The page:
Cordyceps and Cordycepin: The Zombie Fungus with Massive Therapeutic Potential

Aug 24, 2023 | Written by Ferran Riaño, PhD | Reviewed by Scott Sherr, MD and Marion Hall

Cordyceps and Cordycepin: The Zombie Fungus with Massive Therapeutic Potential

The depiction of zombies in fantasy and science fiction has evolved over the decades. Initially, it was black magic or evil spells that raised the dead from their graves. However, in recent years, movies and video games have found more sophisticated ways of bringing the undead to life: radiation, biological weapons, genetic modification, and viruses, transforming them into what we now know as the ”infected.”

Earlier this year, HBO aired “The Last of Us,” a TV series based on a blockbuster zombie video game. The plot is simple: a pair of individuals trying to survive in a post-apocalyptical world overrun by the undead. Interestingly, this time, the cause of the pandemic was not a virus, but a fungus named Cordyceps. In a very clever introductory scene, epidemiologists talk about pandemics in a TV studio. One of them brings up the possibility of a global pandemic triggered by a fungus that takes control of human behavior, much as Cordyceps does with insects. Scary, huh?

But fear not, it is just a TV series.

Cordyceps does infect insects and, in some cases, alters their behavior to serve their own needs, but we humans are far from being turned into walking, hypertrophied mushrooms with cannibalistic instincts. On the contrary, Cordyceps has been used for centuries in traditional Chinese medicine due to its numerous benefits.

We briefly discussed Cordyceps in a previous article about therapeutic mushrooms, but in this article, we will go into more depth with an overview of the mushroom, its active component cordycepin, how it works, and reveal its promising therapeutic applications for a whole host of conditions.

What is Cordyceps?

Cordyceps is a genus of fungus that includes more than 500 described species. The name Cordyceps originates from the combination of two words: Kordyle, meaning “club” in Greek; and the stem ceps, meaning “head” in Latin. These fungi have a worldwide distribution and are prevalent in humid temperate and tropical forests, acting as endoparasites that infect insects, other arthropods, and even other fungi [1].

Once the spores infect the host, the mycelium invades the organs of the host, leading to its death. The fungus then grows on the dead host, using it as a nutrient source until new spores are released to initiate the cycle anew [2]. Some species of the same family even alter the host’s behavior before killing it to maximize spore spreading [3], which has inspired the popular “zombie-ant” term and served as inspiration for post-apocalyptical dramas.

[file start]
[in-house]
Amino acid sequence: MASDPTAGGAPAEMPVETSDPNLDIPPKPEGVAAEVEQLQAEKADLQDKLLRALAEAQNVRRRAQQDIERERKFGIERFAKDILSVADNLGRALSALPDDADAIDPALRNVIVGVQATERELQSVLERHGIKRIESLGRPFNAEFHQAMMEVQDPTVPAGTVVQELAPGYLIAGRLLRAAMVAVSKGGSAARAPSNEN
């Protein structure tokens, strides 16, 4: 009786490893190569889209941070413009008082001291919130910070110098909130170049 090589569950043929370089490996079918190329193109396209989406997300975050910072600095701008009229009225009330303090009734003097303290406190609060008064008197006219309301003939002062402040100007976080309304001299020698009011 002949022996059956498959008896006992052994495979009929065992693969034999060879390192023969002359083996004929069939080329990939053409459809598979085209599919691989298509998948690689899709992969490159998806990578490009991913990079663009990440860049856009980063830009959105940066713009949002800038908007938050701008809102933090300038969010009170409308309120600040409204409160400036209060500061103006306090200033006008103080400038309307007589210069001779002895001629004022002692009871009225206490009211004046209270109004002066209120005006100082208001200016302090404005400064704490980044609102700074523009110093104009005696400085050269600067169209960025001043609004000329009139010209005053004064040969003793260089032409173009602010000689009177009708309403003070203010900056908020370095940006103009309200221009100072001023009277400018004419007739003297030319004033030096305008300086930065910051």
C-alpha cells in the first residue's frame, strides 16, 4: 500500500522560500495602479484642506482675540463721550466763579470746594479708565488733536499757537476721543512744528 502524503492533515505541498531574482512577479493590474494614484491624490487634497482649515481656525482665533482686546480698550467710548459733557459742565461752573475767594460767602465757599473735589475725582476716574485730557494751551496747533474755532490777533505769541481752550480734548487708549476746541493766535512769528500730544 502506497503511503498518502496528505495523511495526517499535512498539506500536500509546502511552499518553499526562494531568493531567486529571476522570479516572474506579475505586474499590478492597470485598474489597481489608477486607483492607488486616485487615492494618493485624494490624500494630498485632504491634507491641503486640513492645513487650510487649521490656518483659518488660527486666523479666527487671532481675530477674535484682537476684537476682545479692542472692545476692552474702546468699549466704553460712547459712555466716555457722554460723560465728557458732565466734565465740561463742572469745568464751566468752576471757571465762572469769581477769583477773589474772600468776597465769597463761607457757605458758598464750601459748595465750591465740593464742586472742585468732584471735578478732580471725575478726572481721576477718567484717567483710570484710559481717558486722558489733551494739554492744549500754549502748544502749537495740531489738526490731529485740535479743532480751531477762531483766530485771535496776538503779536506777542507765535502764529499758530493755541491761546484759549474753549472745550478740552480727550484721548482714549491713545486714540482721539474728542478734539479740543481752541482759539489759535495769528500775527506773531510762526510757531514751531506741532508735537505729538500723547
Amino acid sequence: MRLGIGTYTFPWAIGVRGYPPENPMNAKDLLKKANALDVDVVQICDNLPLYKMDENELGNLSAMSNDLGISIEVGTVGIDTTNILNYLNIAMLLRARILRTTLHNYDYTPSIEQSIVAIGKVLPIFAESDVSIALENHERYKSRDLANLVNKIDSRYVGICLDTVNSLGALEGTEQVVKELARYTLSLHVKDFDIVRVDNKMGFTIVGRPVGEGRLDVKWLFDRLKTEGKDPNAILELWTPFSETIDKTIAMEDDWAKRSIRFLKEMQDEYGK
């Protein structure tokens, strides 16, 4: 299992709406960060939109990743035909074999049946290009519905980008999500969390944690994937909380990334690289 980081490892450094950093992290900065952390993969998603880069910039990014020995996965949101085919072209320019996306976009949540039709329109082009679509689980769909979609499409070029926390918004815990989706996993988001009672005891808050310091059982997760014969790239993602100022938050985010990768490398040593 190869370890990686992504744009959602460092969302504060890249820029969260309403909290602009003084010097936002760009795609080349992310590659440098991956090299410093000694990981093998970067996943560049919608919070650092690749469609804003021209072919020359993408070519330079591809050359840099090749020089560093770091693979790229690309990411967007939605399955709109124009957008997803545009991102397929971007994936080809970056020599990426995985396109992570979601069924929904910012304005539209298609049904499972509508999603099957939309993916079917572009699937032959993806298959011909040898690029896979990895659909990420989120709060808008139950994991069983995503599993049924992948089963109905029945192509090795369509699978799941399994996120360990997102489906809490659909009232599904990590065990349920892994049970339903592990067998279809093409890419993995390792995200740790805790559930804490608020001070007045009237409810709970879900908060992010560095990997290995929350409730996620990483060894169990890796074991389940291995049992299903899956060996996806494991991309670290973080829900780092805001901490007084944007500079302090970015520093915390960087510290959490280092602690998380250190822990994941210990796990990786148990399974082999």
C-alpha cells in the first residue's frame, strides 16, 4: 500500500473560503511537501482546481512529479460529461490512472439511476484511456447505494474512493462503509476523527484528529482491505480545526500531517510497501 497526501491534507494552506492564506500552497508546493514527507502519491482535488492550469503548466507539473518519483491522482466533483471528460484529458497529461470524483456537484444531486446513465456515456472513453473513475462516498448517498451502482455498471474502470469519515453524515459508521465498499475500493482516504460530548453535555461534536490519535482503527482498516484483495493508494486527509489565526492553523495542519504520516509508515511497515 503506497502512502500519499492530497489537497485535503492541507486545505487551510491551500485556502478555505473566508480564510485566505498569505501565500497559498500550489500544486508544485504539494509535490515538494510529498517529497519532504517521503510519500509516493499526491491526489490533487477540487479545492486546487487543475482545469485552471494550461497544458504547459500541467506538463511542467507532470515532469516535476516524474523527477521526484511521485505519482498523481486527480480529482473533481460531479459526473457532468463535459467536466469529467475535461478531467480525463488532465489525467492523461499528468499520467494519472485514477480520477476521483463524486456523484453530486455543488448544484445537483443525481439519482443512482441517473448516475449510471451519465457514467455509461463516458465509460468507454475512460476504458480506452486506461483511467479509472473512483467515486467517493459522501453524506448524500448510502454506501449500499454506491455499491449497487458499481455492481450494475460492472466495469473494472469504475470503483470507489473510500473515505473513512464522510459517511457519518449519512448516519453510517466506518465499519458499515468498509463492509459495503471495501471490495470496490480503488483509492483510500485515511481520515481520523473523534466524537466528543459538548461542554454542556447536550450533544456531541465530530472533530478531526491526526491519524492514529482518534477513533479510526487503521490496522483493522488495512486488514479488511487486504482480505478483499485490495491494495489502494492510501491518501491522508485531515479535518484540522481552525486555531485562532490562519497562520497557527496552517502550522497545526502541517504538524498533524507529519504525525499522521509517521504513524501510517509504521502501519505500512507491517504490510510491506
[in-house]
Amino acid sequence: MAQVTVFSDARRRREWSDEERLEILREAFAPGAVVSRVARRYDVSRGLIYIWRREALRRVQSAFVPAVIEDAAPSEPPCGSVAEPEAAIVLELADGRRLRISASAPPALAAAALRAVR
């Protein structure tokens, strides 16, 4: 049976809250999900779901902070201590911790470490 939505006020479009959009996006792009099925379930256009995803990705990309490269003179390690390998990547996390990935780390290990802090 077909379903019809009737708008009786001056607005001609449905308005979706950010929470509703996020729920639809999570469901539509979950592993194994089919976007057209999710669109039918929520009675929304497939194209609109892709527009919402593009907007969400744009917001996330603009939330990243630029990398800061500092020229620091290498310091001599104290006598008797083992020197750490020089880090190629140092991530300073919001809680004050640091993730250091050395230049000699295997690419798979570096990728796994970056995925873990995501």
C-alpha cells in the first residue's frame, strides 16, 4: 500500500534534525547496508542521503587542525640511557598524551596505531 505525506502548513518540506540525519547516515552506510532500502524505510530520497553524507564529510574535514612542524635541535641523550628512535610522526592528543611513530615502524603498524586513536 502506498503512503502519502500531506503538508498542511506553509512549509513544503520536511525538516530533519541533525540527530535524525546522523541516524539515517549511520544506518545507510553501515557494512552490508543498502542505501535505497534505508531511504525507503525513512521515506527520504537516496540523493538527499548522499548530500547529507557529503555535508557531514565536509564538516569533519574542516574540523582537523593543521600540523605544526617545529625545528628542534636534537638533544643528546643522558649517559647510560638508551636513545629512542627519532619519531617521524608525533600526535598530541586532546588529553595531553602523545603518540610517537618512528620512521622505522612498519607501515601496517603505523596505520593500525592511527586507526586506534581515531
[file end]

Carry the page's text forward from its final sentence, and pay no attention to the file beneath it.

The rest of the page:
Cordyceps species typically exhibit a high degree of host specificity, infecting only one or a few closely related species at most. This specific parasite-host interaction stems from the highly specialized mechanisms that evolved to elude the host’s immune system [4]. Remarkably, the evolution of these mechanisms resulted in the production of unique metabolites that may have beneficial effects on human health [5].

For centuries, traditional Chinese medicine has used Cordyceps as food and medicine [6]. The two most commonly employed species are Cordyceps sinensis and Cordyceps militaris. While C. sinensis is mainly found in high-altitude plateaus of the Himalayas, C. militaris is present in humid and tropical forests in Asia, Europe, and North America. However, obtaining high quantities of Cordyceps from the wild is challenging and expensive as they naturally grow on subterranean caterpillar larvae. Consequently, this led to the advancement of artificial cultivation and production techniques, particularly for C. militaris, which demonstrates greater feasibility for laboratory cultivation [7-9].

In 1950, while investigating the antimicrobial activities of Cordyceps for potential antibiotic development, scientists isolated a compound they named cordycepin [10]. In a typical Cordyceps militaris, there is between 300 to 800mcg (micrograms) per gram of Cordyceps. This adenosine derivative has been found to have anti-inflammatory [11], anti-proliferative [12], and pro-apoptotic effects [13]. However, the precise mechanisms through which cordycepin exerts these effects remain intriguing. Let’s delve into the underlying molecular mechanisms and explore their impact on human health.

Molecular mechanisms of cordycepin